Leaders of a German government-funded foundation tasked with assessing the legacy of the German Democratic Republic (GDR) yesterday stressed the importance of dialogue, education and preservation of memories when dealing with a country’s authoritarian past, after the legislature last month passed the Act on Promoting Transitional Justice (促進轉型正義條例).
Federal Foundation for the Study of Communist Dictatorship in East Germany chairman Rainer Eppelmann and foundation deputy director Robert Gruenbaum discussed their country’s experience of handling the Socialist Unity Party of Germany and its illegally obtained assets at a public forum in Taipei at the invitation of the Executive Yuan’s Ill-gotten Party Assets Settlement Committee.
The foundation was established in 1998 by the Bundestag to clarify historical truths and promote human rights education.
Photo: Chien Jung-fong, Taipei Times
Eppelmann, who spent the first 46 years of his life living under East Germany’s authoritarian regime, said it is imperative to legally restore the reputation of political victims, but it is equally important to let them tell their stories and share their experiences.
“The purpose of doing so is to prevent people today and tomorrow from committing the same mistakes and to preserve the memories of what happened in the past,” Eppelmann said.
Dialogue with the perpetrators is a must, as most of them have been living with the fear that others will find out about who they once were and will do to them what they used to do to others.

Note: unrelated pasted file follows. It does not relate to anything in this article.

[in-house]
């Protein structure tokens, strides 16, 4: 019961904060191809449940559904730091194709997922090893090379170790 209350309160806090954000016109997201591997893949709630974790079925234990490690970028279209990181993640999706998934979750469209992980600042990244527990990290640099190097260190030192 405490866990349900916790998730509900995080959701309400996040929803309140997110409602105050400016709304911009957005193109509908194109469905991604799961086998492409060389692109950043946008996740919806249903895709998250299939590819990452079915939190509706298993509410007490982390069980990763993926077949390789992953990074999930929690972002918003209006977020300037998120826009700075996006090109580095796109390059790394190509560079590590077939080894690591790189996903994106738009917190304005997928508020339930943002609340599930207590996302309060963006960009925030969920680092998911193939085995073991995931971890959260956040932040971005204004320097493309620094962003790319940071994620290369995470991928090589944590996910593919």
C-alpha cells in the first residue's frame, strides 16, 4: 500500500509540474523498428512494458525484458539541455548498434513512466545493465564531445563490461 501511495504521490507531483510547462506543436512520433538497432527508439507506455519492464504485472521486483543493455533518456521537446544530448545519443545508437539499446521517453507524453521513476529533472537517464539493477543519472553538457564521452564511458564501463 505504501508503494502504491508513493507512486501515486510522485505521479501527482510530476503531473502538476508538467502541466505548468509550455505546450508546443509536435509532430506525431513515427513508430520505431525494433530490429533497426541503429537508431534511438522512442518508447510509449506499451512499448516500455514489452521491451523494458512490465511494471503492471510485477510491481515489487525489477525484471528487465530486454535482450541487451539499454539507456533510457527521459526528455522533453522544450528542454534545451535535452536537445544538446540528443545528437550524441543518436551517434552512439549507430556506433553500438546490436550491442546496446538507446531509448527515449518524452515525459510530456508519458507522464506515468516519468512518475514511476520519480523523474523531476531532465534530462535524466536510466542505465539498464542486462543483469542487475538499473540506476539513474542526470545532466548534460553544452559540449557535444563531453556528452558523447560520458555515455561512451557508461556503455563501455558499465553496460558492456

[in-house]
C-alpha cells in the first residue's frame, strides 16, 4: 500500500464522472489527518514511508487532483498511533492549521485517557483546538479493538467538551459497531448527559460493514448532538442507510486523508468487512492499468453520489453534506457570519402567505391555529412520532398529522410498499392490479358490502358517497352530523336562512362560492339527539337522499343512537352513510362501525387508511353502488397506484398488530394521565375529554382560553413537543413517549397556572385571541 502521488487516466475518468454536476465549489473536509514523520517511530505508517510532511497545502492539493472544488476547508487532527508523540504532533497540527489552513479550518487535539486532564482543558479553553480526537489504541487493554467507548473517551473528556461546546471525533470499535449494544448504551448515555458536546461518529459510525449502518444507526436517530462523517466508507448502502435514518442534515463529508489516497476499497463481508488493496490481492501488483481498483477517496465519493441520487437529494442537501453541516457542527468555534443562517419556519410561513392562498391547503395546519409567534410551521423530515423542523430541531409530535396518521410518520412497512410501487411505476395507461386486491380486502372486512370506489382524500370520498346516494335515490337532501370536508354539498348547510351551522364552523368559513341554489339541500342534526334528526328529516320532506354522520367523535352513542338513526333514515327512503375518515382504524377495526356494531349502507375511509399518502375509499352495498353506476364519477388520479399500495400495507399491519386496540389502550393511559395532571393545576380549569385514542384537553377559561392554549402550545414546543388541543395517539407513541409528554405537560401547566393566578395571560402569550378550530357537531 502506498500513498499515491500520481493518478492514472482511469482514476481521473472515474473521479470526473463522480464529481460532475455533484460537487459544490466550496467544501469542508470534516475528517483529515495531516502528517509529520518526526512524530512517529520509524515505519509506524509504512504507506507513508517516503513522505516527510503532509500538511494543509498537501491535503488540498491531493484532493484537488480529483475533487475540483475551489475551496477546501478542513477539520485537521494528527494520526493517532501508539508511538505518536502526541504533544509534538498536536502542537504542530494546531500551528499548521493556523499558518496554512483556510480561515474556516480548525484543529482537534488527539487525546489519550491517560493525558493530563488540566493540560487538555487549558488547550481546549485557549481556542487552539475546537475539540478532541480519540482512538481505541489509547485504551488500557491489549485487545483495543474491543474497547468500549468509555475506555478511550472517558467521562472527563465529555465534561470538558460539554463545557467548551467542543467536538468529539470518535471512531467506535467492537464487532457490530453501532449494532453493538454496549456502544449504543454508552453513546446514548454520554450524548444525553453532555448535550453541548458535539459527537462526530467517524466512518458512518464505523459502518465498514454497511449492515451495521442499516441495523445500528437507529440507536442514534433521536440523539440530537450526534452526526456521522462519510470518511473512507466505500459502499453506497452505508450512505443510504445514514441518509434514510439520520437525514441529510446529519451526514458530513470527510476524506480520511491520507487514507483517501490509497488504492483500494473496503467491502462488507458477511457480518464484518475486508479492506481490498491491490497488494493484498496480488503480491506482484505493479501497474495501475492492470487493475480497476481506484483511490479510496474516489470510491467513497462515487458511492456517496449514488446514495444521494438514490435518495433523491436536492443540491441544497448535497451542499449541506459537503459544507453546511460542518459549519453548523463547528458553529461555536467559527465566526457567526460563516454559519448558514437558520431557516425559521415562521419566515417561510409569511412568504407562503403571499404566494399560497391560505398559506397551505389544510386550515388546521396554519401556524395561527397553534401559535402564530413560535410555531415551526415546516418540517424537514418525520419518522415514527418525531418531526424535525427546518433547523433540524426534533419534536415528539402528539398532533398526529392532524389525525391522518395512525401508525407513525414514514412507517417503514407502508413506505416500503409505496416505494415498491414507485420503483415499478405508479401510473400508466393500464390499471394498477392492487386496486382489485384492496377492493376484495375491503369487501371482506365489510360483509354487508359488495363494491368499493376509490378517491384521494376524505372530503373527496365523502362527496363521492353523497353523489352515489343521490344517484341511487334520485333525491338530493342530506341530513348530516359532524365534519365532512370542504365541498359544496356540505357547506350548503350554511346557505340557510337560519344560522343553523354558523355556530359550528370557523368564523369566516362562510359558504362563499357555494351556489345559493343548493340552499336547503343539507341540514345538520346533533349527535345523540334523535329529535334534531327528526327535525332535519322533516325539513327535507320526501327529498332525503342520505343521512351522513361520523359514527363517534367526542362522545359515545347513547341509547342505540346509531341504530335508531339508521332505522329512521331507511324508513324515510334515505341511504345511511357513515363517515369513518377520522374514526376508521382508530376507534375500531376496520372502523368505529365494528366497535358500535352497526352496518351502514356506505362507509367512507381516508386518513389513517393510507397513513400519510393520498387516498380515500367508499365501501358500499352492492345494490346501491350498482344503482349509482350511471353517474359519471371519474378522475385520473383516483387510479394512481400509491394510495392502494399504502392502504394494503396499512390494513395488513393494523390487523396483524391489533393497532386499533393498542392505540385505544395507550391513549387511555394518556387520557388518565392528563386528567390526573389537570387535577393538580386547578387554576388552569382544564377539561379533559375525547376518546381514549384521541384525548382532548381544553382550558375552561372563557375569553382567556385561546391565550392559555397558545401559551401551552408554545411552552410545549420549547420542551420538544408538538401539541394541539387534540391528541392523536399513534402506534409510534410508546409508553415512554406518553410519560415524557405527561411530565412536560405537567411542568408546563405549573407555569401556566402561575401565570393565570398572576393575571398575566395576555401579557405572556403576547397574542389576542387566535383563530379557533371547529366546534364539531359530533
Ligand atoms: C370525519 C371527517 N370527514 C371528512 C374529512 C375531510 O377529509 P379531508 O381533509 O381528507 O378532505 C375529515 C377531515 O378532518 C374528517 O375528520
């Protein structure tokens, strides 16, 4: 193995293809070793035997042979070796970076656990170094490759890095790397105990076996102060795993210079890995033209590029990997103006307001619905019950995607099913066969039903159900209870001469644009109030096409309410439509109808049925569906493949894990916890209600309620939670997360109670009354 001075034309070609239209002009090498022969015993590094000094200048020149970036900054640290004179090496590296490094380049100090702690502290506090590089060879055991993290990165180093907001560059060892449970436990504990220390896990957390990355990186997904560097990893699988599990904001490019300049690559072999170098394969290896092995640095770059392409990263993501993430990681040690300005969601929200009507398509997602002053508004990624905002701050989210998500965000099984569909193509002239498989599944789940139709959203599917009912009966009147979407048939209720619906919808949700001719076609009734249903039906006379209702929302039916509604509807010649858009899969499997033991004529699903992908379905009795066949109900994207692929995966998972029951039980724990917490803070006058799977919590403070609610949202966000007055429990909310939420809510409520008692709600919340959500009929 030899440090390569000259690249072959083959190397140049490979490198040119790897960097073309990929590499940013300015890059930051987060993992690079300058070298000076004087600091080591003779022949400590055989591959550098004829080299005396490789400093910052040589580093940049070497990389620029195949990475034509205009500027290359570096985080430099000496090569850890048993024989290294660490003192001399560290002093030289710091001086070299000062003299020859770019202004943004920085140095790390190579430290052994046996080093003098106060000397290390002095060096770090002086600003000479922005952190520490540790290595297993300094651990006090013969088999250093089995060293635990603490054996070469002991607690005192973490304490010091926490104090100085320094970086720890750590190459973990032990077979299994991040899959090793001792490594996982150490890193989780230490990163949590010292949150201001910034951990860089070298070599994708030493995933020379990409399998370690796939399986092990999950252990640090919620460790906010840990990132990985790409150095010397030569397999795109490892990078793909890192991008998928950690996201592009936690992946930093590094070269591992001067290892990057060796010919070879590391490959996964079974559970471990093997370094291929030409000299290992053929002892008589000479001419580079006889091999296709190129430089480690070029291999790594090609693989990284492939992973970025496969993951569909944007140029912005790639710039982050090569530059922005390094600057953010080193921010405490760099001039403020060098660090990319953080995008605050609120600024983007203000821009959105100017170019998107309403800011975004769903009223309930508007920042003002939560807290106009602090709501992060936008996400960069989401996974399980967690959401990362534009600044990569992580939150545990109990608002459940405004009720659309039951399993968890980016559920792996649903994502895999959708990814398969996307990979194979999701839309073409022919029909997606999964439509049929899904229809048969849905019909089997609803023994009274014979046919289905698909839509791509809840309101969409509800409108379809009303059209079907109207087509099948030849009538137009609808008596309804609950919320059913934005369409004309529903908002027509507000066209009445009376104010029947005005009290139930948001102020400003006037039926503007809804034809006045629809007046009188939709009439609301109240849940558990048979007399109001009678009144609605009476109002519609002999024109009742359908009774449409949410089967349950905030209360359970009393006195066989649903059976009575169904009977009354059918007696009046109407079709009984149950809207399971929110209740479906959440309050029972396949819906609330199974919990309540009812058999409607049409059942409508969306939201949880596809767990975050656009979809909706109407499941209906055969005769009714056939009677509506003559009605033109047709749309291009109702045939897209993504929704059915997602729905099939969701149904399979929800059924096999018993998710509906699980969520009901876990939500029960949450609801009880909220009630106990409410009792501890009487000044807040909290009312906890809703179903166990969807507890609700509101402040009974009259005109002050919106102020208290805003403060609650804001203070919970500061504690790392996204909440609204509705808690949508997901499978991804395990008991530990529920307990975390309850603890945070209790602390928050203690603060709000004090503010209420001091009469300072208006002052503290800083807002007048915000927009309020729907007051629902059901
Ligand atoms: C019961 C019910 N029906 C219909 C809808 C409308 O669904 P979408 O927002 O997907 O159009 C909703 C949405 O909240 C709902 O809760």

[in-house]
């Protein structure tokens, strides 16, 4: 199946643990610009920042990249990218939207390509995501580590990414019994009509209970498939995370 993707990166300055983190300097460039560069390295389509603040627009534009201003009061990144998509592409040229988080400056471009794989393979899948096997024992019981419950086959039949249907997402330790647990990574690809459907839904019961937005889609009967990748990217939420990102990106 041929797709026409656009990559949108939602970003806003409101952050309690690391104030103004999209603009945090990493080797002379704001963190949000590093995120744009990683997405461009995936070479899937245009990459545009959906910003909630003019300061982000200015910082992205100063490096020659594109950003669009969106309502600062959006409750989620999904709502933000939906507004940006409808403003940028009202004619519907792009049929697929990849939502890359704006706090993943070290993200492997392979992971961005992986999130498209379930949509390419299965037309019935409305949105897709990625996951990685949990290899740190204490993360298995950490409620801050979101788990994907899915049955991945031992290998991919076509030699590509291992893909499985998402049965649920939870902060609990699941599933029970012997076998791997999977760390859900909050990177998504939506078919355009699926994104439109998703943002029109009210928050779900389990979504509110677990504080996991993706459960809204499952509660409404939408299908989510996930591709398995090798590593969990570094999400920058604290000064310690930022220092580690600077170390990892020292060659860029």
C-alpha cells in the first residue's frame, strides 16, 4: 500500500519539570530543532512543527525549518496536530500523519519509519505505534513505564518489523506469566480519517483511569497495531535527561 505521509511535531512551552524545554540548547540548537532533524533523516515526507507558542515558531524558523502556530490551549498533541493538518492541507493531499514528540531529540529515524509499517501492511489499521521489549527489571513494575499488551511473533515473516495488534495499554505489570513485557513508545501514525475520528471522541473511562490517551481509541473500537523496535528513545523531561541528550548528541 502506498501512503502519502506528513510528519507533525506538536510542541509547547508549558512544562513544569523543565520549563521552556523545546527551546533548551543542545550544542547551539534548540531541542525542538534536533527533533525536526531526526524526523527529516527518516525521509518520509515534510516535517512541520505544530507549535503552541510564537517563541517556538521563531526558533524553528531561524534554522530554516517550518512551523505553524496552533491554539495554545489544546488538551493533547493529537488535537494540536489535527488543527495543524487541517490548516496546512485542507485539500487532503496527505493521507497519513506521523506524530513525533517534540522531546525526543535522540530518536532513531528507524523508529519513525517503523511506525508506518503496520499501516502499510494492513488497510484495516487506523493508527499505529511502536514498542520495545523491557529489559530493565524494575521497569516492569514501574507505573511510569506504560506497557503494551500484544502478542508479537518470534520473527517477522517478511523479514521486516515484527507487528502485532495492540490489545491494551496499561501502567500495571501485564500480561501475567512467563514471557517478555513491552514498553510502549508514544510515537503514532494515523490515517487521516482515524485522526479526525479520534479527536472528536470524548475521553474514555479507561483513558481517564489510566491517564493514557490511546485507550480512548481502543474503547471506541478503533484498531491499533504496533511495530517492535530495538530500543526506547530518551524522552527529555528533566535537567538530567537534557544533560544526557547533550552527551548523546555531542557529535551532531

That is why efforts should be made to let perpetrators know that people are not looking for retaliation, but rather seeking an explanation and a sincere apology, he said.
“People living in the same society must talk to each other and explain themselves. Otherwise, how could we live together?” he said.
At a time when more people than ever are born in democratic societies and take democracy for granted, it is all the more important to teach people about authoritarianism and the values of democracy, Eppelmann said.
Younger Germans do not have any any experience of the country’s auhoritarian past, so the government has attempted to teach them what people’s lives used to be like, Gruenbaum said.
“It is vital to incorporate history about East Germany into college education, because only when college students have a clear understanding of that part of history can they pass the knowledge onto the next generation,” Gruenbaum said.
The forum was overshadowed by members of the Chinese Nationalist Party (KMT) protesting against government efforts to recover the party’s illegitimately gained assets and remove past authoritarian symbols. Eppelmann was asked how such protests should be dealt with.
“Protests are normal, as long as they are not violent,” he said.
Eppelmann from Monday to yesterday led a three-member delegation to Taiwan, which met with officials from the assets committee, the Ministry of the Interior, the Ministry of Culture and the Mainland Affairs Council.
They also visited sites of cultural significance, including Chiang Kai-shek Memorial Hall and the National 228 Memorial Museum.
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